“You Gotta Read This” w/ Julie Buckner Armstrong


The Women’s History “You Gotta Read This” Podcast Extravaganza continues, y’all. Yes, when April 1 comes, I’ll probably collapse, but for now, I’m gone party like it’s 1999! I live way out in the middle of the country, and I don’t get to have these kind of conversations regularly. Last week, after Kelly’s podcast, I was high for three days (and I cried a little, too, I will admit, ’cause I’m cheesy like that, ok?)

Anyway,  I can’t come down now. So join me in two days on Tuesday, March 9, @ 7:30PM EASTERN for a podcast with Julie Bucker Armstrong! Here’s the Talkshoe link. And remember–yes I am gone say this every time, so get used to it–that if you miss the podcast, you can always download it for free on Itunes.

And also, no matter what the blue button to the right says on Tuesday, it’s 7:30PM EASTERN. I live in central time so it may list my time; I hope that doesn’t confuse you. (Hey, don’t feel bad, that blue button confuses me sometimes, and it’s my podcast.)

Julie Buckner Armstrong is the editor of The Civil Rights Reader: American Literature from Jim Crow to Reconciliation. The book contains fiction, drama, essays and poetry and collects selections by contemporary and historical writers, such as James Baldwin, Flannery O’Connor, James Baldwin, Amiri Baraka, Nikki Giovanni, Rita Dove, Malcolm X, and Martin Luther King, Jr. It’s just so fabulous, y’all.

Plus, Julie is super-nice, and super down-to-earth even though she is completely brilliant with a Ph.D from New York University, and a professor teaching in the English department at University of South Florida, Petersburg, AND she has another book as well, Teaching the American Civil Rights Movement: Freedom’s Bittersweet Song (Routledge, 2002).

When I first talked to Julie on the phone, we just had a ball gabbing it up. I knew that any woman who loves justice like Julie does and loves the poetry of Lucille Clifton has got to be a sister to my soul. (If you look closely at Julie’s picture, you’ll see she’s reading a copy of Good Woman by Miss Lucille). I had been a bit apprehensive the first time Julie and I talked because of her credentials—but she and I will talk about that on the podcast, so that’s just a little teaser for now. You gotta tune in to find out the rest.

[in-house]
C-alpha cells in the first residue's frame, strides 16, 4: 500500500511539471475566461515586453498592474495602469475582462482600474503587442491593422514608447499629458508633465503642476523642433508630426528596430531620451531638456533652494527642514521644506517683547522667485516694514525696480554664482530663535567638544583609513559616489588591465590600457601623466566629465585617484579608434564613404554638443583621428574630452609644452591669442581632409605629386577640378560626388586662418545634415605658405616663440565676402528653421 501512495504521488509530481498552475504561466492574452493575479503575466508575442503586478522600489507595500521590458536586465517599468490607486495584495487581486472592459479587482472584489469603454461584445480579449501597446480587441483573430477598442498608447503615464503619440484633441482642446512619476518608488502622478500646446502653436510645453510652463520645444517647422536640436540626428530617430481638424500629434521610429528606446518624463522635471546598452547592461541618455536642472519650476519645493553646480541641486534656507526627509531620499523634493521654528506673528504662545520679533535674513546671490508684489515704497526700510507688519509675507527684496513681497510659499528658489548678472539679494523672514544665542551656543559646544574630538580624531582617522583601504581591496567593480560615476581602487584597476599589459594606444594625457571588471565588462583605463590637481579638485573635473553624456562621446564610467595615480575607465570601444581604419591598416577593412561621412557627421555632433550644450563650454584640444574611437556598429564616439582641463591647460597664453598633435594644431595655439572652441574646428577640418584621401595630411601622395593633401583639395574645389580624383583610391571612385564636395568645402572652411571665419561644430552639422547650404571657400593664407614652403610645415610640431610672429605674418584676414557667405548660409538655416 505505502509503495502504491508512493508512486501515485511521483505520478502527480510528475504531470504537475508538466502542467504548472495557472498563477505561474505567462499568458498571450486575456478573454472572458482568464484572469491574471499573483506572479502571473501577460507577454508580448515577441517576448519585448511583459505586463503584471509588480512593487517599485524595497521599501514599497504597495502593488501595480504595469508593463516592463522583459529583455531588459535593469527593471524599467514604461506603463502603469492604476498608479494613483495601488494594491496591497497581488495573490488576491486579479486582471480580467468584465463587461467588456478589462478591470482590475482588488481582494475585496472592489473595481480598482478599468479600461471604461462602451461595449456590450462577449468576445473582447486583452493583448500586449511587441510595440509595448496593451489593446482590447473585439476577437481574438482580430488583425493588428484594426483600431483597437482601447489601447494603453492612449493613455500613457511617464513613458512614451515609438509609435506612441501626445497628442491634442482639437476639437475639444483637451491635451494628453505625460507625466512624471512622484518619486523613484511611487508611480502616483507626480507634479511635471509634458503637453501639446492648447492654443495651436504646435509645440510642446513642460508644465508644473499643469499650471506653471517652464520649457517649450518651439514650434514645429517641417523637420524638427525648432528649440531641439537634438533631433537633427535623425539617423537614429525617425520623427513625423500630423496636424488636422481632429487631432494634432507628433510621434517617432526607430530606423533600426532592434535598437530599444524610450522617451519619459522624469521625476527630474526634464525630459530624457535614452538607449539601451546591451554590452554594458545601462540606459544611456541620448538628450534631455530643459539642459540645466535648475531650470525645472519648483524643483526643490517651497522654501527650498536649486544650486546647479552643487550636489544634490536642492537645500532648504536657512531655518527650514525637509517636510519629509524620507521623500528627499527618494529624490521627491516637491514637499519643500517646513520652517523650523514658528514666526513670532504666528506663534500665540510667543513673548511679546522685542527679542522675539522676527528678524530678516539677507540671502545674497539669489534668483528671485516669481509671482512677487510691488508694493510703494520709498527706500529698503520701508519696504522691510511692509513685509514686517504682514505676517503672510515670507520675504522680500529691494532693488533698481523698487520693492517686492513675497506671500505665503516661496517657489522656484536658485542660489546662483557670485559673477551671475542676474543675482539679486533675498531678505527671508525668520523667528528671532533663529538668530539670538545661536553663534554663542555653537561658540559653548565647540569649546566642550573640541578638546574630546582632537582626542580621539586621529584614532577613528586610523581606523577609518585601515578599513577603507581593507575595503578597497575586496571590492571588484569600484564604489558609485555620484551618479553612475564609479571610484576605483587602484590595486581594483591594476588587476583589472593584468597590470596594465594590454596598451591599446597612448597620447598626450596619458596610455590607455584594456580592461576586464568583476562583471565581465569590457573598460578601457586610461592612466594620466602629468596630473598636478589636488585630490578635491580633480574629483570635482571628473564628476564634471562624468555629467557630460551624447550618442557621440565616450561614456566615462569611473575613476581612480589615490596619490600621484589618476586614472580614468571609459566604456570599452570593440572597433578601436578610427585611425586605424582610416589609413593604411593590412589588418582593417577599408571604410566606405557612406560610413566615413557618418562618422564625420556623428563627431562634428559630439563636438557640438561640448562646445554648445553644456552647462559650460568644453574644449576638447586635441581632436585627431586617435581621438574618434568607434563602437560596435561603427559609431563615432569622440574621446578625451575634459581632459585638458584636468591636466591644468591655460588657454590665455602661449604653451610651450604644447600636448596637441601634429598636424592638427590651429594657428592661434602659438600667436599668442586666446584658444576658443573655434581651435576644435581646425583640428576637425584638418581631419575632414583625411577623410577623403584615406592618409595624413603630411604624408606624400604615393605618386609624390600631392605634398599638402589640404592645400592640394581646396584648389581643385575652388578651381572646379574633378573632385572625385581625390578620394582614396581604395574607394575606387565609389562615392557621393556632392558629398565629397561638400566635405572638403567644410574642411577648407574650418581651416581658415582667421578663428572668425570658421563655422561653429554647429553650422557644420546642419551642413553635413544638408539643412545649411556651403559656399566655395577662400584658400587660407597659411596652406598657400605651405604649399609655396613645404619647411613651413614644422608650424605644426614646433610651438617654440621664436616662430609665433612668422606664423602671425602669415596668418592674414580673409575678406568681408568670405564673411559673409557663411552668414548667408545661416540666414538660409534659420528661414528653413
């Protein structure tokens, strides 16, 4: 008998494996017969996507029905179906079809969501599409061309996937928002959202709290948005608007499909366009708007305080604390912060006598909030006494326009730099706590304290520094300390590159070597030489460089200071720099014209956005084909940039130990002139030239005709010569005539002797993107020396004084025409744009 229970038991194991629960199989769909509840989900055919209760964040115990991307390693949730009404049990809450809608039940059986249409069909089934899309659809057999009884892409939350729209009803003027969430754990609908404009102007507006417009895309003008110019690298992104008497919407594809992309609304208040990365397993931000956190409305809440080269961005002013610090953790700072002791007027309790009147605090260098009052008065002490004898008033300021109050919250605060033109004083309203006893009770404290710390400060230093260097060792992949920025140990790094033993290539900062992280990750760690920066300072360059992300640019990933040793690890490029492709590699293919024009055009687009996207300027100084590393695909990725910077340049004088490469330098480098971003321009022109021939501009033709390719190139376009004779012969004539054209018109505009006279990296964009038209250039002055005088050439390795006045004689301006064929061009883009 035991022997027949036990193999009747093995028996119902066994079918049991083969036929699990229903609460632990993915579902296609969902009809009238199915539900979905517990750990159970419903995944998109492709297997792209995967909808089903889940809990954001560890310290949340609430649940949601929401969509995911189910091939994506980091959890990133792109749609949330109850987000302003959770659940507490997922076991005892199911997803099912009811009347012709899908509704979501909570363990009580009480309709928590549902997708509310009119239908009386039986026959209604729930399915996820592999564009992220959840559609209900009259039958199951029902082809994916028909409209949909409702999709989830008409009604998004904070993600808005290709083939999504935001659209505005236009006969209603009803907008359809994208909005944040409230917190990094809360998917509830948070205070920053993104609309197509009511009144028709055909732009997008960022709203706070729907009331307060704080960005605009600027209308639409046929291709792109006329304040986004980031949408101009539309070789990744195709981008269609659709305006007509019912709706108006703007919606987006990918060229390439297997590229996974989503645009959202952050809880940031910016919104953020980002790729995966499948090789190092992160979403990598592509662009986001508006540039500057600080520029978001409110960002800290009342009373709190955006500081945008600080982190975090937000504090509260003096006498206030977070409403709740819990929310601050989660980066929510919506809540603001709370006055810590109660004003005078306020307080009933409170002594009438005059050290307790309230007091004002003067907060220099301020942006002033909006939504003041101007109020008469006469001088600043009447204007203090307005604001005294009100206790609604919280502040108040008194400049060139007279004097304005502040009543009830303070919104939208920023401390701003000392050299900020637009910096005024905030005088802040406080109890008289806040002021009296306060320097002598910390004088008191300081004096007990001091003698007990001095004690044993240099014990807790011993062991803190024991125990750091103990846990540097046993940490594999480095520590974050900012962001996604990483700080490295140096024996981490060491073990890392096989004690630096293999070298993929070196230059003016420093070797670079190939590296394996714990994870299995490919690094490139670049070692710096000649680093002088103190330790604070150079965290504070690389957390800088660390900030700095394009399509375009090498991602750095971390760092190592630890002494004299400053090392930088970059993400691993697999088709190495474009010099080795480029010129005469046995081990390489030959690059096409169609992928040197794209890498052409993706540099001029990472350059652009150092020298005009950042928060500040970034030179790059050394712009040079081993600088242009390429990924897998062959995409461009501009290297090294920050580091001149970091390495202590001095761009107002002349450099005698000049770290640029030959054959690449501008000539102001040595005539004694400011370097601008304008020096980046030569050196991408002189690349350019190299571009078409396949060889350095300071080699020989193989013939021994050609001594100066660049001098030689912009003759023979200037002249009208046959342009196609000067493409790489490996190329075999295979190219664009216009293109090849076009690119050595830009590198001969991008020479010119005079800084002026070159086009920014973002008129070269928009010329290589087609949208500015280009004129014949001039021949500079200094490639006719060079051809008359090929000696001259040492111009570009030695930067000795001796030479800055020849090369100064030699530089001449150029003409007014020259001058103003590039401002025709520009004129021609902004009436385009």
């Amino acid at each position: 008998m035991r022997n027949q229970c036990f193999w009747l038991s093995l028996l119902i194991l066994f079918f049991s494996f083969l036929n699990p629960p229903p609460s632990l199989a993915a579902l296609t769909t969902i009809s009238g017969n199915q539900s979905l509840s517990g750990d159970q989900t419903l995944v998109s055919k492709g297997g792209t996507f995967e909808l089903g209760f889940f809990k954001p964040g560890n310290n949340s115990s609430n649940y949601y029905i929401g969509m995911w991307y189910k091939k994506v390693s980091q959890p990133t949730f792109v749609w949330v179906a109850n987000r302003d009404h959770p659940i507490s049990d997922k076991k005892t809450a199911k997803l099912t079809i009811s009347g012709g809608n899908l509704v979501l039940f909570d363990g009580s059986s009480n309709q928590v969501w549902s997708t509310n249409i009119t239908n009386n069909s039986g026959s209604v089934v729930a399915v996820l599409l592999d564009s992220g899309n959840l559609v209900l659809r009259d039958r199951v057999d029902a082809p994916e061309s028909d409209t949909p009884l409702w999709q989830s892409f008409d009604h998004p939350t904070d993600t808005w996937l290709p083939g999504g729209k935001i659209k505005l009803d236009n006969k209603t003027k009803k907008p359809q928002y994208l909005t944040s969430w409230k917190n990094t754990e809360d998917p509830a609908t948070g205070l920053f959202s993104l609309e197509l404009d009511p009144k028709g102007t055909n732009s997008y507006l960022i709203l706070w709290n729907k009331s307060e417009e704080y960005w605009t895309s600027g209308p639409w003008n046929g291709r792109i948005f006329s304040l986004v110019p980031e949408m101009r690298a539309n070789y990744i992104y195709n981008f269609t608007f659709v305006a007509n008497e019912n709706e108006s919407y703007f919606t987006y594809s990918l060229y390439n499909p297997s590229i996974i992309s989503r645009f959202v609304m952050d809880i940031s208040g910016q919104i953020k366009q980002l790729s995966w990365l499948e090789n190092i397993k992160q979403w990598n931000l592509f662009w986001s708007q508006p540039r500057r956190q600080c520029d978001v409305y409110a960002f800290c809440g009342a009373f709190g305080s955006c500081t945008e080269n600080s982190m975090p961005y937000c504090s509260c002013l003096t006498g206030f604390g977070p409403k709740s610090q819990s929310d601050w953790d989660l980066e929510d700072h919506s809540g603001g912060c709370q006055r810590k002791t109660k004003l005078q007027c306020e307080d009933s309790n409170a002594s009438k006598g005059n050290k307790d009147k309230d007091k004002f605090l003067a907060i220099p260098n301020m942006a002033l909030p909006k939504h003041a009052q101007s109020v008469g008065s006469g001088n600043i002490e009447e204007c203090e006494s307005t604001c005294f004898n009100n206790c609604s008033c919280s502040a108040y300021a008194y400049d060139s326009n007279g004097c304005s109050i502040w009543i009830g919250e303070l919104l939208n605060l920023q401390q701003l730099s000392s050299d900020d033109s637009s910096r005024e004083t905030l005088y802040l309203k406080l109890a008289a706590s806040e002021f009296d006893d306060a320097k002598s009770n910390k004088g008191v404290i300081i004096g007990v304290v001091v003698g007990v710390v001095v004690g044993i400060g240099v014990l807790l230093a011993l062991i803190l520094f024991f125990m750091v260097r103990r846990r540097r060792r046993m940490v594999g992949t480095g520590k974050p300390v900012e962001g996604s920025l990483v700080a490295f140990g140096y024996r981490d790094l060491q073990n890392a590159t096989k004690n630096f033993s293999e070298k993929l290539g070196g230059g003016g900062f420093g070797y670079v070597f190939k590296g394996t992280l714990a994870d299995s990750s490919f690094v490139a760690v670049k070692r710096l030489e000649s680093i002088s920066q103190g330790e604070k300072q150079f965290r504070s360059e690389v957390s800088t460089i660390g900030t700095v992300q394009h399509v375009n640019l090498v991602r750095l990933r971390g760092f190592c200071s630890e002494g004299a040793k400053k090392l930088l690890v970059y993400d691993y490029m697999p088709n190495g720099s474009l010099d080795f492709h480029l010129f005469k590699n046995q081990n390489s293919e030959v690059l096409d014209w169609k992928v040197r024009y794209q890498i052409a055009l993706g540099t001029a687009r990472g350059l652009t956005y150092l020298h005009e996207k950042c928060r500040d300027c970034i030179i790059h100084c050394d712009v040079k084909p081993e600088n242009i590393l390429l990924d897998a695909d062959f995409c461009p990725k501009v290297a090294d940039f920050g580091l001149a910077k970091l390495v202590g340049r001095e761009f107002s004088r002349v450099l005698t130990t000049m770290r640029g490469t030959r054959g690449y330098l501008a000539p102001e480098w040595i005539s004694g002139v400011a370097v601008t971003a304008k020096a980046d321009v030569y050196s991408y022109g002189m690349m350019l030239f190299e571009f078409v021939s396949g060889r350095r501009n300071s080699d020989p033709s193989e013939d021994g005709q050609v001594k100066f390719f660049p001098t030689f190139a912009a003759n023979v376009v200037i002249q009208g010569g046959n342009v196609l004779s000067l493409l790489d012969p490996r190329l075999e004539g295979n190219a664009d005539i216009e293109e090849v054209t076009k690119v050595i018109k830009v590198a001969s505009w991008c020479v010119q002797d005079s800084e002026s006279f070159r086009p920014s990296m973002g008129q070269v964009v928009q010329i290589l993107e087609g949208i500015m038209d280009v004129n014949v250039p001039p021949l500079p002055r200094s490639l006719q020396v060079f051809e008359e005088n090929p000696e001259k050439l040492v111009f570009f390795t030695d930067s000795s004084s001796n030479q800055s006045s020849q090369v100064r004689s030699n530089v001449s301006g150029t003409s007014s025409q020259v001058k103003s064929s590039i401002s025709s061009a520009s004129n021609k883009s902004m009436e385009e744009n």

Below is the artsy, deep cover of the book—I love this cover—along with some sassy reviews so you can understand, Julie’s bad like that.

“A superb anthology that insightfully captures the link between art and society. An important contribution to both the cultural and the literary history of the enduring African American freedom struggle, this volume showcases an impressive range of literary works that freshly illuminates this powerful struggle.”
—Waldo E. Martin, Jr., author of No Coward Soldiers: Black Cultural Politics in Postwar America

“The first collection of its kind, one that is much needed and long overdue.”
—Christopher Metress, editor of The Lynching of Emmett Till: A Documentary History

“This extraordinary collection employs fiction, drama, poetry, and autobiographical writings to expand our understanding of the black freedom struggle in America. Both enlightening and inspirational, The Civil Rights Reader is a comprehensive overview that will be an invaluable resource for students and scholars alike.”
—John Dittmer, author of Local People: The Struggle for Civil Rights in Mississippi

“In ways that historical documents cannot, these collected writings demonstrate how Americans negotiated the process of defining national values such as freedom, justice, and equality. Armstrong and Schmidt have gathered the works of some of the most influential writers to engage issues of race and social justice in America. The first of its kind, The Civil Rights Reader is an important contribution to both the cultural and the literary history of the African-American freedom struggle.”
—Linda T. Wynn, The Courier

See y’all on Tuesday, March 9 @ 7:30pm EASTERN!

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